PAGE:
Fall in love
Photographers have a special capacity in that we create images that are more or less interpretations of the real world. We don’t alter that world (per say) in making the photos, but we do create a different way of seeing. Even with the most abstract imagery – we base this on a subject of some kind. This subject can have an almost “real like” and close interpretation to the real thing, or it can be represented through layers of abstraction to divorce the subject from reality and deliver a unique visual metaphor culminating in what is our inner creative voice. Each one of us will do this in a unique way and that’s what keeps all of our work from looking the same as everyone else’s work.
With this being said, in photography you have to develop a relationship with your subject whether its a table, a flower, a car, a person, an activity, an act, an event, a landscape etc etc etc. We look for subjects whether they be animate, inanimate, actions or even metaphors for something else – but we must have some kind of relationship in order to represent anything visually.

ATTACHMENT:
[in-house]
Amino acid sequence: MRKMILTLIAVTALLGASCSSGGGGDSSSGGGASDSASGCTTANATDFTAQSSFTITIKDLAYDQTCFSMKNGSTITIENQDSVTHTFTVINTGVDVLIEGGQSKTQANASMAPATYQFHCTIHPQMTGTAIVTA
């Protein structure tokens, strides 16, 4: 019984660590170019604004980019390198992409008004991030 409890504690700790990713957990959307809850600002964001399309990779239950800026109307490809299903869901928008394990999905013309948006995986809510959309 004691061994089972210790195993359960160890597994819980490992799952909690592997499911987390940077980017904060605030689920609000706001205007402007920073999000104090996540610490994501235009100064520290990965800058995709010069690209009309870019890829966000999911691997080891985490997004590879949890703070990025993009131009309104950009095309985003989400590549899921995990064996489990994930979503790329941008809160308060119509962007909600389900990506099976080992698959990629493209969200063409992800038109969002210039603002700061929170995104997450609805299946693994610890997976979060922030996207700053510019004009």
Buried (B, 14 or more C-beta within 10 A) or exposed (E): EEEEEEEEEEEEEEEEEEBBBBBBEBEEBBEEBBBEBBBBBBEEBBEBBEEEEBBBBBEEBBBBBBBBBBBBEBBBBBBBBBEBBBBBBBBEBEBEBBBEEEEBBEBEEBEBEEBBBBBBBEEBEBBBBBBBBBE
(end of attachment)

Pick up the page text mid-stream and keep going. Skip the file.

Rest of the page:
How close are you to what you are photographing? If its a person, how well do you know them? What do you think the world needs to see? If its an object – what makes it unique? Is there a history that needs to be told?
We shape these questions into a visual product by making decisions about context, lighting and other techniques that will communicate these things. Is amazing though how many photographers don’t view these relationships as essential. Photography can certainly be “in the moment,” but even being in the moment means quickly sharing something communicative.
Here’s a challenge. Think of something you like to photograph and start a relationship you revisit over the course of 6 months or a year. Maybe its an object – maybe its a person. Start exploring what you choose and keep looking inside. Allow yourself to discover depth in your subject matter, see it in a new or unique way and fall in love.